The T-shaped street where Hart grew up may one day have a historical marker for musicians. The neighborhood included the home of now enormously successful musician Annie Clark and two members of Polyphonic Spree. He became good friends with Clark and joined her band St. Vincent, and she also produced his only solo album, The Orientalist. Though he toured China three times through that effort, he made no money and barely broke even.
But through his touring with Clark, the Polyphonic Spree and Other Lives, he's collected many memories that most musicians only dream of. He met David Byrne, toured for a month with Radiohead and another month with David Bowie. Hart remembers Bowie fondly: "He was a sweetheart and called us his pretty pollies," he says.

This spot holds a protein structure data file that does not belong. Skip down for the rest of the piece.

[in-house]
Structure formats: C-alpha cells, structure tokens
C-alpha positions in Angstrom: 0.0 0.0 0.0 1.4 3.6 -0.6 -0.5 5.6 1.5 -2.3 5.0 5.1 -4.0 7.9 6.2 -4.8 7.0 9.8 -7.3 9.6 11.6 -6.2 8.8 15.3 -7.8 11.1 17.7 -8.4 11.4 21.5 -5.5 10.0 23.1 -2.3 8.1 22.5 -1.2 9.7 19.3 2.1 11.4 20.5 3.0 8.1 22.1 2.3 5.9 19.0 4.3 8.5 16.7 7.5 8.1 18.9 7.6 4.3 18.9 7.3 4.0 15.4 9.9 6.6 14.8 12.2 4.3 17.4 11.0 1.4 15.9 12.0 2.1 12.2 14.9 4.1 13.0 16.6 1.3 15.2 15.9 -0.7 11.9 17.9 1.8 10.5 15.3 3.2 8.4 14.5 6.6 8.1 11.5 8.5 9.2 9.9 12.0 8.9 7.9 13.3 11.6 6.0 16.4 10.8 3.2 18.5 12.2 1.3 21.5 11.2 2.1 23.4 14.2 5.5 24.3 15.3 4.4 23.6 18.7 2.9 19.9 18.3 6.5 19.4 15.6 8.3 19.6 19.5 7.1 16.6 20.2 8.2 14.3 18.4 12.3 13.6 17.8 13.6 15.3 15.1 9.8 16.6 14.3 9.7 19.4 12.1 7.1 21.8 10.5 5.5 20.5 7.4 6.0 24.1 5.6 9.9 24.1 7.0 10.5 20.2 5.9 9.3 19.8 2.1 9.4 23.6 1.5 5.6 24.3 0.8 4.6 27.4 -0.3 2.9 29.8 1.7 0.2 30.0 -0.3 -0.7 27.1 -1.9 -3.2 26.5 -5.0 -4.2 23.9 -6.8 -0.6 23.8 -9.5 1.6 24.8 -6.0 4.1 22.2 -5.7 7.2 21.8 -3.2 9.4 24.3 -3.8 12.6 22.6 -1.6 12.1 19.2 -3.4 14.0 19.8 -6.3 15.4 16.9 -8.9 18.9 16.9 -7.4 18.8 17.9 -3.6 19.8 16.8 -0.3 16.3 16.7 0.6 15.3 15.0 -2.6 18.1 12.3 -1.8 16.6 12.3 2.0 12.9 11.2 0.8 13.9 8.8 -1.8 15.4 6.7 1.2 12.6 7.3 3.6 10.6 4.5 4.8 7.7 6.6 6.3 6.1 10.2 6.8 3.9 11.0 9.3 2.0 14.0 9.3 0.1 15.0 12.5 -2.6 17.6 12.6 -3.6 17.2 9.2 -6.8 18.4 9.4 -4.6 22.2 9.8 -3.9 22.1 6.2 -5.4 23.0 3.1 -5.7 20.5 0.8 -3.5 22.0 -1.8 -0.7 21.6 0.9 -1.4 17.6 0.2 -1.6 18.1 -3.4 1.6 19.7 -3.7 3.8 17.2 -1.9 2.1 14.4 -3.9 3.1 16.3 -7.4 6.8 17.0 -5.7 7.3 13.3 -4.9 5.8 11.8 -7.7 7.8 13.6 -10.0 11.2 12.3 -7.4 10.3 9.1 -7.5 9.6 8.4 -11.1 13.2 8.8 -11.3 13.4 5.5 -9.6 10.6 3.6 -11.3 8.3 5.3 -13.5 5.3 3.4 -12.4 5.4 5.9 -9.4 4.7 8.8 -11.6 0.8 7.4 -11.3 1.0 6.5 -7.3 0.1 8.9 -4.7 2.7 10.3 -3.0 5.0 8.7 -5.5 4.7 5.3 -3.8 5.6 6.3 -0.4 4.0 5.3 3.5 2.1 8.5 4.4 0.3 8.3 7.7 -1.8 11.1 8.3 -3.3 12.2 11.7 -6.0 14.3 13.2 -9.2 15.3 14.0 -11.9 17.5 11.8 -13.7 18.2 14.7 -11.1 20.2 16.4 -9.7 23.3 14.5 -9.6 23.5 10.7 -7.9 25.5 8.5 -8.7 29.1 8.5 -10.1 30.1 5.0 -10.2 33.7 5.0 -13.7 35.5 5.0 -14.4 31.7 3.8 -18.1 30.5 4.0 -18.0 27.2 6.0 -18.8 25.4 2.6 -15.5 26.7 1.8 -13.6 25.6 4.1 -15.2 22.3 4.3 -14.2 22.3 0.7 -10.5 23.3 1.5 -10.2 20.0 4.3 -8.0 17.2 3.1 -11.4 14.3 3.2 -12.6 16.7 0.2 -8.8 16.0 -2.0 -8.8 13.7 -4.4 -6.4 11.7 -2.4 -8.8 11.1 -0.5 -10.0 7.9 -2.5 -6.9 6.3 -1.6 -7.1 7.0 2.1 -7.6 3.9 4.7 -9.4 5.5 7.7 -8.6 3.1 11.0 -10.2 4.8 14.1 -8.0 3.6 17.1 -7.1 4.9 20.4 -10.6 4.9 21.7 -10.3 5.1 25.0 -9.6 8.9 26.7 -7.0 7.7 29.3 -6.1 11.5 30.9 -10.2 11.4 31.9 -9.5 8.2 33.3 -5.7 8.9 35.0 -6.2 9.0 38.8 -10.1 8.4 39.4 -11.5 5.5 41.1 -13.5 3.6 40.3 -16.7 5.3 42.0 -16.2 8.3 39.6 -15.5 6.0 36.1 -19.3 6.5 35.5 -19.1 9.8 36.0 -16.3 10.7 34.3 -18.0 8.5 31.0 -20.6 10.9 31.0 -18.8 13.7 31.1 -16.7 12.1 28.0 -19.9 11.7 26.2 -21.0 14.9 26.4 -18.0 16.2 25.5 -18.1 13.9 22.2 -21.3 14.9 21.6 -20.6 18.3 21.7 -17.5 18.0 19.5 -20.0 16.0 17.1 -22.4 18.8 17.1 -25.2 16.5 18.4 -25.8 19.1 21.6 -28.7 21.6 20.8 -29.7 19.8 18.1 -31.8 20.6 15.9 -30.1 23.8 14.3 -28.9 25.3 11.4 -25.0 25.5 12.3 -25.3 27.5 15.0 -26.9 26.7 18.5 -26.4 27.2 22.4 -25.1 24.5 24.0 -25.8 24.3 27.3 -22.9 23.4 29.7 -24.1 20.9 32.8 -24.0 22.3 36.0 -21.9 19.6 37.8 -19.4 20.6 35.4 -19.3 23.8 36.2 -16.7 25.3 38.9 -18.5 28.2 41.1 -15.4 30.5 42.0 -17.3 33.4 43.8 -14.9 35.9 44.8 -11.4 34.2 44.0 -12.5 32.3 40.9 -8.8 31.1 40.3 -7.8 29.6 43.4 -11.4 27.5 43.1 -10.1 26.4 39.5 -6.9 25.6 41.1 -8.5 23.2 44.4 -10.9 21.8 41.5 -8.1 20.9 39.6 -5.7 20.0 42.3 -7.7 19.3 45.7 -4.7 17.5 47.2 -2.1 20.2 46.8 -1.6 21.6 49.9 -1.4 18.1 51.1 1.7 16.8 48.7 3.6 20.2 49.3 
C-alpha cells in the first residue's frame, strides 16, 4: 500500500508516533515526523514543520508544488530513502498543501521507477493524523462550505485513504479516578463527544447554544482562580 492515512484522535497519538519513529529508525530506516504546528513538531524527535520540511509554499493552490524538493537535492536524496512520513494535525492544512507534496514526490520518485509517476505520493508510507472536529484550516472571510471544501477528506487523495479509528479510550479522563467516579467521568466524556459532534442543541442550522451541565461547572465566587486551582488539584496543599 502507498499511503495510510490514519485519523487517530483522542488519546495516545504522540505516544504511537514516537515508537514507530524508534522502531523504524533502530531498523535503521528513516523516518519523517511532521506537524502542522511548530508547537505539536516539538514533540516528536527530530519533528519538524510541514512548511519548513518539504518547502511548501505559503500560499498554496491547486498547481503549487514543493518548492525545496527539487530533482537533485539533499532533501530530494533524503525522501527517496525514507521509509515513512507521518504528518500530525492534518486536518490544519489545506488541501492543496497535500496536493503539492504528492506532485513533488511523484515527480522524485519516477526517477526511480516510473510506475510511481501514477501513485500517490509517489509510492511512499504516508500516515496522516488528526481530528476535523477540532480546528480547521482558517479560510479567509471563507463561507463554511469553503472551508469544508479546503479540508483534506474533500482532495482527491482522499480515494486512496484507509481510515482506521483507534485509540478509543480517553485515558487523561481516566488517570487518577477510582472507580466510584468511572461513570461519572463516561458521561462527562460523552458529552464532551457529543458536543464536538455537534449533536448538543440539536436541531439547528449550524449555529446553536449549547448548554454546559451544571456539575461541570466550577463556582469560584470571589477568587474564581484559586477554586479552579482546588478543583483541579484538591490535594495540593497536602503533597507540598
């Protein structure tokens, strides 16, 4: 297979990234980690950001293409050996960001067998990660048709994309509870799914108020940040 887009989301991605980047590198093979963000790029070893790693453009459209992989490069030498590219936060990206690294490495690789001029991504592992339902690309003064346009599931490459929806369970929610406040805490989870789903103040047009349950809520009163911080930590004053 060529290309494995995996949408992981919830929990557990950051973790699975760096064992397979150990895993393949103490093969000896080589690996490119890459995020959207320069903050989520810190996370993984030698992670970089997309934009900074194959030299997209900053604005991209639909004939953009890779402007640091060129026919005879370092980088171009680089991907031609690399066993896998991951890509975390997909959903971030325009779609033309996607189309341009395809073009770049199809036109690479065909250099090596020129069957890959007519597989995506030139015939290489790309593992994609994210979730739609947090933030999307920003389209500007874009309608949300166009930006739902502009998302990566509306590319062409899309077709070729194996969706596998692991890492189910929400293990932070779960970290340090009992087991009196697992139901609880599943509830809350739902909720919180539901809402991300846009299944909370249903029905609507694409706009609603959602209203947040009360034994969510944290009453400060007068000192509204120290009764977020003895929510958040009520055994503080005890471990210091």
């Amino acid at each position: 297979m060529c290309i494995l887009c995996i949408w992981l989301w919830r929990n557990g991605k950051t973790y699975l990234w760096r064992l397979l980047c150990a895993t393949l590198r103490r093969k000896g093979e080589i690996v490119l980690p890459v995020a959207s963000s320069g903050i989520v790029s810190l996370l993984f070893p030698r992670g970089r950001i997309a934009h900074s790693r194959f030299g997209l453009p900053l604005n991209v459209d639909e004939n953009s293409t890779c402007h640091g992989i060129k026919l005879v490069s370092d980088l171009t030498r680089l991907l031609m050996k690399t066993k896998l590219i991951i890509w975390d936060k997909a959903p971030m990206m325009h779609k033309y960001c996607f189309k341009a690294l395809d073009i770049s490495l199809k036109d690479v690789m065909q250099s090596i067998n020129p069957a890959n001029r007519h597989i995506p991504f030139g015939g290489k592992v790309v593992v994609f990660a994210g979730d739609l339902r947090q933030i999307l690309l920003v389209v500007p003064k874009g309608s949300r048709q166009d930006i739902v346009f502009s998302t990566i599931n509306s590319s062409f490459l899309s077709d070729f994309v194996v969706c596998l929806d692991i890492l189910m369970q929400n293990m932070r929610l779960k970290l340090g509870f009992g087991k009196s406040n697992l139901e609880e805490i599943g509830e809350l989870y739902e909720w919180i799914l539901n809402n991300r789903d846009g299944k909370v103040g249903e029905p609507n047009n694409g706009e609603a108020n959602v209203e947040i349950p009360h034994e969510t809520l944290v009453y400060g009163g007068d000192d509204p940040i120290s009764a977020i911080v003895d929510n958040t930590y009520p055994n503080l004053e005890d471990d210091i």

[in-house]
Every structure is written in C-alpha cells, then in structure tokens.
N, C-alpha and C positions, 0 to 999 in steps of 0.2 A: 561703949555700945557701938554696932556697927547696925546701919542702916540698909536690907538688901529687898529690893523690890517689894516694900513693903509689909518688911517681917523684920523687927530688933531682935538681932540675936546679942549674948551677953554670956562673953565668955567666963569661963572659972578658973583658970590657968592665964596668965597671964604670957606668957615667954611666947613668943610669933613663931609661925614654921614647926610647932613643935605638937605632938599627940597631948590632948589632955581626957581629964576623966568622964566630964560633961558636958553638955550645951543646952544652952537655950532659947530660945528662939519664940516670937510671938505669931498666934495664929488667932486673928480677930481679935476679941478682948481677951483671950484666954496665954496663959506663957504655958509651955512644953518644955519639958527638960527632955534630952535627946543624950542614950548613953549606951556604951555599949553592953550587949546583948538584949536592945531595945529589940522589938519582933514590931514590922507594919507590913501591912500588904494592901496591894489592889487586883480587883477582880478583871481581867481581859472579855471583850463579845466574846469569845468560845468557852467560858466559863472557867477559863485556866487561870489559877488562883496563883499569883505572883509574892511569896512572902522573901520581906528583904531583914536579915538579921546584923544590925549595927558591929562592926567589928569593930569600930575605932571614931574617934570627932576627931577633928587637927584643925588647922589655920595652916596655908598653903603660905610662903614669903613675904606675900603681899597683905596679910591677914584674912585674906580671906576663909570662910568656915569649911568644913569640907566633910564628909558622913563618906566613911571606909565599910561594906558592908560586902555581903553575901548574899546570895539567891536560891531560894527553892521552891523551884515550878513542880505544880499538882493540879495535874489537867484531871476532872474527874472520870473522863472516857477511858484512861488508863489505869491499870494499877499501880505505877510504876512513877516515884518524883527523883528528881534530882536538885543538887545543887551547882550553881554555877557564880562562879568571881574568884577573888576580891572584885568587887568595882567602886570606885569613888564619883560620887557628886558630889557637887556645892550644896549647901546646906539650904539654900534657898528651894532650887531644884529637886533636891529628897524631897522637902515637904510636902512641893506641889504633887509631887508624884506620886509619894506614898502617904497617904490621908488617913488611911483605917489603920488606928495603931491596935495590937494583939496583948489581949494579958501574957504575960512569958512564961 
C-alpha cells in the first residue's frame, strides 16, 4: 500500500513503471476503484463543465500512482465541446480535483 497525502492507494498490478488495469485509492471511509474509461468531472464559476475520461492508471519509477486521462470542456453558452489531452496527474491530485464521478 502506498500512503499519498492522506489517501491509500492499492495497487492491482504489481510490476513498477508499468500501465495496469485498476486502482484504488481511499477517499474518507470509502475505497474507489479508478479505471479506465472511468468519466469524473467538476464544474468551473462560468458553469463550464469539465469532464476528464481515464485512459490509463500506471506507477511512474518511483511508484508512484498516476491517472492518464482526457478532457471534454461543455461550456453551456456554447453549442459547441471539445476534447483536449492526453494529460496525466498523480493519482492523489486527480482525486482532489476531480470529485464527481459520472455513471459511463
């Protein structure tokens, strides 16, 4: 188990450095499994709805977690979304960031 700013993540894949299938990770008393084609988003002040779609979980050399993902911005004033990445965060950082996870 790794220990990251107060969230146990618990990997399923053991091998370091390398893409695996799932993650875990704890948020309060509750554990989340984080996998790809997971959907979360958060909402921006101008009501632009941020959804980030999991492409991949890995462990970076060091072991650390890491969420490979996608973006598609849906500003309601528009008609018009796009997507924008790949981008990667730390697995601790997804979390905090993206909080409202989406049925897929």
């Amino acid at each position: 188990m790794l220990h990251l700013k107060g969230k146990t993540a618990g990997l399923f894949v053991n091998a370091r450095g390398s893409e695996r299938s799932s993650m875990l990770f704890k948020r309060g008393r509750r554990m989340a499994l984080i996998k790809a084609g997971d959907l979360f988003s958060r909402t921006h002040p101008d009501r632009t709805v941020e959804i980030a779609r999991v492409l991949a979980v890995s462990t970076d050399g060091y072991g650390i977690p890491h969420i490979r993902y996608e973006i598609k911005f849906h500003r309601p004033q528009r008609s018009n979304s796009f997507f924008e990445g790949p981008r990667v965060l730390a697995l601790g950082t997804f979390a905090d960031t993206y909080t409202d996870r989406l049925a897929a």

In 2010 Hart began scoring films for friends, and he now has nine feature films and six short films under his belt. He's also written commercial jingles, such as a Chinese Mercedes Benz ad. Convinced that he wasn't good enough to make it as a jazz violinist, Hart went to North Carolina to found a record label with friends, which ran from 2002 to 2008. He recognizes now that he was unprepared, and the label made no money. During that time he met his now girlfriend and bandmember Rachel Ballard as she was at an event in Washington handing out free ice cream. He declined the offer. "That was the dumbest decision I made that day," he says. "So I came back with: 'What are you doing over here handing out free ice cream at a festival?'" He laughs at his lack of originality: "Valentino over here."